Colin Meads served as New Zealand team manager during the 1995 World Cup. (Reuters: Juda Ngwenya)
One of the greatest players in the history of rugby union, New Zealand’s Sir Colin Meads has died, aged 81.
Meads, who was diagnosed with pancreatic cancer in 2016, was a second-row forward who played 55 Tests for the All Blacks from 1957 to 1971.
The Pine Tree, labelled as such for his massive presence within his teams, captained the side 11 times, including in his final four Tests, when the British and Irish Lions travelled to New Zealand.
Bill English tweet: My thoughts are with Sir Colin’s wife Lady Verna, and his family and friends at this time.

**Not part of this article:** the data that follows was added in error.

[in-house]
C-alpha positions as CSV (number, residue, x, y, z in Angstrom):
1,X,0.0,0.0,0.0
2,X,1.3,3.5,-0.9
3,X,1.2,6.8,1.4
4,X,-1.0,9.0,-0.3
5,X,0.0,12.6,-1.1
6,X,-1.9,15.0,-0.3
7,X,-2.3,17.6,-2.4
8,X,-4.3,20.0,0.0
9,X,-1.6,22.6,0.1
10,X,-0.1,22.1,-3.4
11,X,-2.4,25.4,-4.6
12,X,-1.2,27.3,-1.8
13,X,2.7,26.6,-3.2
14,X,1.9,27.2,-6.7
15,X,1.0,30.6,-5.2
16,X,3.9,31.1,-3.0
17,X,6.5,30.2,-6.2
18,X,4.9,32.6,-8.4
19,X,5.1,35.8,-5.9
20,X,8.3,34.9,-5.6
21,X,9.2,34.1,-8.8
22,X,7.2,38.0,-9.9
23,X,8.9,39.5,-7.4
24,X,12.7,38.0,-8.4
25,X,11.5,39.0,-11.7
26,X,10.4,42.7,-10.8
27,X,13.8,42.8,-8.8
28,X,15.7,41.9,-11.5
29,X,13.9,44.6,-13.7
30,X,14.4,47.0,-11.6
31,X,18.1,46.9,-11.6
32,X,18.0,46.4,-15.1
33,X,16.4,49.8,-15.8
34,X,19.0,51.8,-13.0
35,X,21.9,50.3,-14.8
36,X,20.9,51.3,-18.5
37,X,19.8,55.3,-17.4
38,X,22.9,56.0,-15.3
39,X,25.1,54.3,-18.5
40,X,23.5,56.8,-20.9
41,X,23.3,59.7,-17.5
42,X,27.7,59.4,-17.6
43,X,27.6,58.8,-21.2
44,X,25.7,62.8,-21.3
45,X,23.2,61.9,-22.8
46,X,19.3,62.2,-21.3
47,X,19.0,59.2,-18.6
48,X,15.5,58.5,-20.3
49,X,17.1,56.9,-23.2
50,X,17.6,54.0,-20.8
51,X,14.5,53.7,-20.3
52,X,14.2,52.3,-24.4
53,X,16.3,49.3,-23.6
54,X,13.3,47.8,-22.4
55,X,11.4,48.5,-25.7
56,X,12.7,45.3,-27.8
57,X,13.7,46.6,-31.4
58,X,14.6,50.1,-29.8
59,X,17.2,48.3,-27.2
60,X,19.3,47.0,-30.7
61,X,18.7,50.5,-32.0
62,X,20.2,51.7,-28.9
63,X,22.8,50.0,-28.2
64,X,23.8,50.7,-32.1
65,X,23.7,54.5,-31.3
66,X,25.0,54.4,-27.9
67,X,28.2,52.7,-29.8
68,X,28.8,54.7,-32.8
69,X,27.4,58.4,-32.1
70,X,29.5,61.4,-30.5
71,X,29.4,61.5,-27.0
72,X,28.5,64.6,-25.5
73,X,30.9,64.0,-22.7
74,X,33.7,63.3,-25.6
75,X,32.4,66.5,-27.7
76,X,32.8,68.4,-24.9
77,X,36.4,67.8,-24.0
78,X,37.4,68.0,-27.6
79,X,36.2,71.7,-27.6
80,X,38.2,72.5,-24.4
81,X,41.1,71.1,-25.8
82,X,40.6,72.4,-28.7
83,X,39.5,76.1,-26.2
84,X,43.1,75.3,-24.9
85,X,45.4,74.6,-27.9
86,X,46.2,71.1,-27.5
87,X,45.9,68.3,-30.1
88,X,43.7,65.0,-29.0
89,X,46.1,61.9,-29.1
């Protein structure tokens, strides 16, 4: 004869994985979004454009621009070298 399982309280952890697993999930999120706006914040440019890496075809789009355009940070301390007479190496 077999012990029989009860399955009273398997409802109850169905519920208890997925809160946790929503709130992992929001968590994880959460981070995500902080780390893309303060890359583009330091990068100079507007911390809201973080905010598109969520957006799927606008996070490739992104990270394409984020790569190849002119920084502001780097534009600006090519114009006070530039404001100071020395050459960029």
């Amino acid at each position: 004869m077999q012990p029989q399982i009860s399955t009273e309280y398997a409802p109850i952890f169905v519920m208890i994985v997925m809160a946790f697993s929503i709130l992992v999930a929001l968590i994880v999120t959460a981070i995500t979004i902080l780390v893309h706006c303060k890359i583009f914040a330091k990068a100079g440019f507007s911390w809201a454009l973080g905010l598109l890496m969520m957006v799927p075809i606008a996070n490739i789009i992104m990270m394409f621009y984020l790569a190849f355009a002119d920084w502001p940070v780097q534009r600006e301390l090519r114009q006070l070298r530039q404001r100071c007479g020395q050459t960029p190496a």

In 1999, he was named the country’s greatest player of the 20th century and has also been inducted into the World Rugby hall of fame.
Current All Blacks skipper Kieran Read said Meads “was an icon of our game” and coach Steve Hansen echoed the sentiment.
“His achievements in the black jersey are part of the All Blacks legacy and his loss will be felt over the world,” Hansen said.
New Zealand Prime Minister Bill English said it was a sad day for New Zealand.
“Sir Colin was not only a great All Black but also a genuinely good Kiwi bloke. He will be missed,” he wrote.
“Sir Colin represented what it means to be a NZer. He was no-nonsense, reliable, hardworking, warm and very generous with his time.”